Drinking and driving can be a dangerous game. Not only are there the physical risks posed by the threat of an accident, there is also the risk of being caught by authorities. In the event a motorist is suspected of driving under the influence, law enforcement may stop them in order to investigate further, which can have serious repercussions.
Readers in and around New York City are likely aware that there are laws which prohibit drinking and driving. Readers also likely know that, if you are suspected of driving a motor vehicle while under the influence of alcohol, a field sobriety test or blood alcohol test will typically be administered to determine your impairment and, you could be arrested and/or charged with a criminal offense. What may come as a surprise, however, is that you can face charges even if you are not witnessed operating a motor vehicle, but are only found behind the wheel while the vehicle is running.
Motorists in New York City are likely aware that it can be dangerous to drive if they have consumed any alcohol. Even if a driver has only had a couple of drinks, there can still be impairment. In addition, motorists can face serious charges if they are pulled over by authorities or are involved in an accident.
The majority of the time, when law enforcement officers in New York City and other cities throughout the U.S. pull a driver over and observe that they have been drinking, the driver themselves know they were drinking and driving. While sometimes drivers may claim they have not had too much to drink, they often realize they have been drinking and driving. Despite a driver’s intentions or beliefs regarding their intoxication and getting behind the wheel, if police stop them, they are typically charged with DUI or DWI.
Regardless of whether you are in New York City, or another U.S. city, there are gauges and tests that are regularly used by law enforcement to determine sobriety. Authorities also rely largely on their own observations when assessing sobriety. Sometimes tests may show a person to be within the legal limit, but their behavior may indicate more serious impairment.
In New York, as well as in every other state, citizens have certain rights that are protected by the Constitution. Even if someone stands accused of a crime, those rights remain intact and it is expected that they be upheld. Unfortunately, that is not always the case. There are instances where, due to specific circumstances, law enforcement officials put proving guilt above one's Constitutional rights. A related case in one state could have major effects on prosecuting drunk driving cases.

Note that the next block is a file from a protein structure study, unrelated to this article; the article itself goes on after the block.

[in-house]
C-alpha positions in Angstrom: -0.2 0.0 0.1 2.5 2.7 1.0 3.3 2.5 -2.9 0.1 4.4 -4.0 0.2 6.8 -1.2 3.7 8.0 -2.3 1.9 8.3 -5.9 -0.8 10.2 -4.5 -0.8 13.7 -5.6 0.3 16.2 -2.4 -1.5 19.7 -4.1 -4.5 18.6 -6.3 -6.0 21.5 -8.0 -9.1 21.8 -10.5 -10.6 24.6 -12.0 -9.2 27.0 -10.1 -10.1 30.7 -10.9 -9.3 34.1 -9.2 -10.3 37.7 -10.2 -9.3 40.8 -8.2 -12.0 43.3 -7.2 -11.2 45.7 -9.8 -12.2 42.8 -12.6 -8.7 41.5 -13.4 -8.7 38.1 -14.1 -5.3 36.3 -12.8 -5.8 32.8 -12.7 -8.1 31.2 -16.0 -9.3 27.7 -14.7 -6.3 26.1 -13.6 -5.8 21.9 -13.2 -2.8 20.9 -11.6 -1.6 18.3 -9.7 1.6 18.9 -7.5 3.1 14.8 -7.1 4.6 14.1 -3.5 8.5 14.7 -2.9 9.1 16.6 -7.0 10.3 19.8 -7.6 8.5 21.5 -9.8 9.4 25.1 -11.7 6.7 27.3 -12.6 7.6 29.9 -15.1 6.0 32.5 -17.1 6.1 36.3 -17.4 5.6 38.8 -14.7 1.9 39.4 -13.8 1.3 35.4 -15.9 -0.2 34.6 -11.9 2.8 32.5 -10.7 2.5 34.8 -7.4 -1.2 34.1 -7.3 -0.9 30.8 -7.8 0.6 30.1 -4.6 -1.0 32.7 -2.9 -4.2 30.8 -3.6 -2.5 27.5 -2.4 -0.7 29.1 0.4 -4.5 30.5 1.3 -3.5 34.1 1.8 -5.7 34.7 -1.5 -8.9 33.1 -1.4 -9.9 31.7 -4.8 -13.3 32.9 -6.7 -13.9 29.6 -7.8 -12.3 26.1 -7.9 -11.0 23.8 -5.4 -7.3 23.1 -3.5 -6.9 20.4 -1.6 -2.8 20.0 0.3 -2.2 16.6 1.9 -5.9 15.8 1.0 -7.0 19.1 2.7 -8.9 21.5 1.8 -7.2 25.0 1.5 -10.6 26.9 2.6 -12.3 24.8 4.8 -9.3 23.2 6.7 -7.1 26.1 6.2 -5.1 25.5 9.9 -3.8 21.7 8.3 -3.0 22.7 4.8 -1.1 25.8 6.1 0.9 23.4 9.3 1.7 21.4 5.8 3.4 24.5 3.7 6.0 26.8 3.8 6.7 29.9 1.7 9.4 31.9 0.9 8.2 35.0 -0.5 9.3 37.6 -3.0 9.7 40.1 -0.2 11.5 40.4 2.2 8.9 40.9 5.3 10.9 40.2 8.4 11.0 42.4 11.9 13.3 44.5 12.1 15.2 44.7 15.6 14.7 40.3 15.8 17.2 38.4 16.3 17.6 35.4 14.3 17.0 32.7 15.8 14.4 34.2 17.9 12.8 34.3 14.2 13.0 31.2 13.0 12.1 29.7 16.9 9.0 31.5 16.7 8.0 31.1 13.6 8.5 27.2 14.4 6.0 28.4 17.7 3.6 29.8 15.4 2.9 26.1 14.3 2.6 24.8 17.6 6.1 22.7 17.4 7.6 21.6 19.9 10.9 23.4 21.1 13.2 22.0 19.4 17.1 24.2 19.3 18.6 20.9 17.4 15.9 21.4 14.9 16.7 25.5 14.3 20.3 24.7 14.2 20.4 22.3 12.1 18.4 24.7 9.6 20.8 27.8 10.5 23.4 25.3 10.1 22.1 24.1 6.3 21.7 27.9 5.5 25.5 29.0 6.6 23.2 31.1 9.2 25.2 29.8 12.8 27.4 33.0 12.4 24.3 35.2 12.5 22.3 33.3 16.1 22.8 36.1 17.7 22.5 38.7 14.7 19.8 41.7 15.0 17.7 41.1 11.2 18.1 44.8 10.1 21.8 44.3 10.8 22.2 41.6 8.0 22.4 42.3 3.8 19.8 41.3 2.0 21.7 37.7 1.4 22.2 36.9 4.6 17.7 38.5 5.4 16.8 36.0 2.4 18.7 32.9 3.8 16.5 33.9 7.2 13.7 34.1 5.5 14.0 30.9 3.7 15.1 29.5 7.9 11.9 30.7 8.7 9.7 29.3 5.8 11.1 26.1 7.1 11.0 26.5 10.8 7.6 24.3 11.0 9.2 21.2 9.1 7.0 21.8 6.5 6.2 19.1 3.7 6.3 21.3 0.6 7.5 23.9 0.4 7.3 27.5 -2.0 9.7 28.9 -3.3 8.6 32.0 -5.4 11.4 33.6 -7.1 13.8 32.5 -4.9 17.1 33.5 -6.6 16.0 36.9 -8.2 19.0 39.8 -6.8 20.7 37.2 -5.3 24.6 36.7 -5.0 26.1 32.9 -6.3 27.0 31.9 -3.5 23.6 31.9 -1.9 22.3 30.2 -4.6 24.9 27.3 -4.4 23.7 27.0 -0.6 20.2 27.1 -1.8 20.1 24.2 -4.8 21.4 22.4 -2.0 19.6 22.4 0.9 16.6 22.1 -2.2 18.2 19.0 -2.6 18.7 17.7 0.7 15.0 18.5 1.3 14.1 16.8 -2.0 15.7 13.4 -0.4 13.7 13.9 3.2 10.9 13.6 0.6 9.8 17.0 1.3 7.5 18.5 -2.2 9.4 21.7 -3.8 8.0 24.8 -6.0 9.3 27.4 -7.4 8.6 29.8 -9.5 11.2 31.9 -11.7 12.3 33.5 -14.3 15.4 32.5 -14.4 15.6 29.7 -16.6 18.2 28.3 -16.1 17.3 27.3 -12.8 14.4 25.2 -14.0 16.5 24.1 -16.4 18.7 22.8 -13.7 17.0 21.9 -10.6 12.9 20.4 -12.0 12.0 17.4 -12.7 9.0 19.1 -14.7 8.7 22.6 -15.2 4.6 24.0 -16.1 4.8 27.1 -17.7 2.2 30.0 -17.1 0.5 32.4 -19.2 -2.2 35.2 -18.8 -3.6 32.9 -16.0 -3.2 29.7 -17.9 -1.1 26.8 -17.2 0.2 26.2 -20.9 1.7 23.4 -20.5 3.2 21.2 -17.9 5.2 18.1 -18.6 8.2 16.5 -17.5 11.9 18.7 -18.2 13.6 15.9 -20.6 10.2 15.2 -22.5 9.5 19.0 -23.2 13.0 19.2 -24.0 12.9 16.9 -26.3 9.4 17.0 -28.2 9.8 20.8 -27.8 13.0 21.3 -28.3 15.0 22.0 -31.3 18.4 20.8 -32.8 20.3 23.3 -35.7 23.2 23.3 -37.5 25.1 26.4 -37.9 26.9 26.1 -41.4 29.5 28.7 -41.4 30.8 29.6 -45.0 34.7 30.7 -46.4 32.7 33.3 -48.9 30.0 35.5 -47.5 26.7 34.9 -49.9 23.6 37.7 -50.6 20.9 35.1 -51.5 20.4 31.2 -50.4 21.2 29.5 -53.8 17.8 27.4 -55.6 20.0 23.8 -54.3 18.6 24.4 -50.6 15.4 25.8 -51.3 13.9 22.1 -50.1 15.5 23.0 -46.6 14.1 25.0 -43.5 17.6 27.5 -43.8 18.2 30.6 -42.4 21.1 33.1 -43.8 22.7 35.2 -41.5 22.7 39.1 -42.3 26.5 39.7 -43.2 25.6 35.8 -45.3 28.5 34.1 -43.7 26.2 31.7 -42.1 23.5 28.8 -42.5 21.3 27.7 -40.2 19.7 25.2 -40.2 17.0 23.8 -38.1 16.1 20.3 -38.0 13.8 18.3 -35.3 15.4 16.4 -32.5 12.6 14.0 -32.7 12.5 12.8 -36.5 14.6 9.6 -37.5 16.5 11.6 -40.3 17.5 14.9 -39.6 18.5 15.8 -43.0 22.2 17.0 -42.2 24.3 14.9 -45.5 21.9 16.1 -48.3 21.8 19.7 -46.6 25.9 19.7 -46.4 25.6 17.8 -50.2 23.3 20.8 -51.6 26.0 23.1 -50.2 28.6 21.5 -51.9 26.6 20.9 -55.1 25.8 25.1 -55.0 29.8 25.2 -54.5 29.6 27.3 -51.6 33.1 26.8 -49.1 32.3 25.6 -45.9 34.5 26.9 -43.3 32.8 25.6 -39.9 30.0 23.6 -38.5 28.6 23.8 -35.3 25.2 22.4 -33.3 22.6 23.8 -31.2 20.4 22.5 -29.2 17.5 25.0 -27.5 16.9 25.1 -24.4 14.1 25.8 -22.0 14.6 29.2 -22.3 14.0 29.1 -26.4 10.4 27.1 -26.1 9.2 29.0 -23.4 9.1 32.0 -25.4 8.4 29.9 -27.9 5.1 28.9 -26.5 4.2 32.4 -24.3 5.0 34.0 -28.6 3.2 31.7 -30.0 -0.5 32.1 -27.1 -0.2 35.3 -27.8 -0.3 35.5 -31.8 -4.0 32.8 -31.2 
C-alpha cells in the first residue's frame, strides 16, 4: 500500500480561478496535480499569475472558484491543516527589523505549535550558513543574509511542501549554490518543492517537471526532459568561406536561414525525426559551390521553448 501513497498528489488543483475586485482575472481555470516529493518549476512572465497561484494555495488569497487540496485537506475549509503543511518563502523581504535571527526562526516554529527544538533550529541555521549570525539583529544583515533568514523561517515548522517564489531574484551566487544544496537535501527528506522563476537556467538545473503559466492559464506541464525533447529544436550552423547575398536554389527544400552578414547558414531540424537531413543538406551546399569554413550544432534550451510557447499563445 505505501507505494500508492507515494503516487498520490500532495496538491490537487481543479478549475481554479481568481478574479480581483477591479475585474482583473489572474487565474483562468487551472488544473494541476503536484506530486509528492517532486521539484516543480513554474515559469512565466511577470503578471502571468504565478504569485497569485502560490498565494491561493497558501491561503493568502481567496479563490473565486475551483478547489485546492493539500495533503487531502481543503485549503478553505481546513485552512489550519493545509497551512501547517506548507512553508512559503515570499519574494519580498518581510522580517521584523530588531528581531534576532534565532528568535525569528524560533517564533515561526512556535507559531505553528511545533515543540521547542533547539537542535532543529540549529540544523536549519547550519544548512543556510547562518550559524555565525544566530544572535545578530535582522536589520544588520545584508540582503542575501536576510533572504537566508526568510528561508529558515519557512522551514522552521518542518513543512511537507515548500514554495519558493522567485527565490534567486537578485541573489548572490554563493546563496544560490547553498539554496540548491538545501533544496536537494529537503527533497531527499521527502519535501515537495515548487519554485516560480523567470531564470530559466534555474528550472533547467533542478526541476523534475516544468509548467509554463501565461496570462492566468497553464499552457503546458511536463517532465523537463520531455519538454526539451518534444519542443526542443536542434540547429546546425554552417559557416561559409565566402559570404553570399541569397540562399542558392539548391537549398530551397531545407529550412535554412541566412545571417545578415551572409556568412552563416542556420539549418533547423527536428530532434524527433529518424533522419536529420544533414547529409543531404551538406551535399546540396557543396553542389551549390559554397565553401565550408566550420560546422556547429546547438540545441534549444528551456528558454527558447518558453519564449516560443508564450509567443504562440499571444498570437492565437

For the most part, cases where motorists are caught driving while intoxicated seem pretty straightforward. If there is evidence of drugs or alcohol in a driver's system, they are typically charged with some type of impaired driving charge.
Speeding does not seem like that big of a deal to many drivers. At one time or another, almost all motorists have driven faster than legally allowed. New York and other individual states are responsible for making and enforcing their own traffic laws. Speeding may seem like a minor offense to some, but many times additional charges and consequences come with a speeding charge.
For drivers who hit the road with a suspended license, there can be serious consequences. New York and other individual states all have their own penalties for motorists who drive with a revoked driver's license, like fines, points on their license or permanent license suspension. Depending on the state, a driver could even face jail time for getting caught driving with a suspended license.
Getting caught drunk driving by authorities can often lead to multiple criminal charges. There are times when no one is harmed by drinking and driving, but other times there can be more serious consequences of driving under the influence of alcohol. In those cases, often a DWI charge is just the tip of the iceberg. As New York and other states continue to crack down on drivers who operate vehicles while they are intoxicated, it is likely the charges and penalties will continue to be heavily enforced.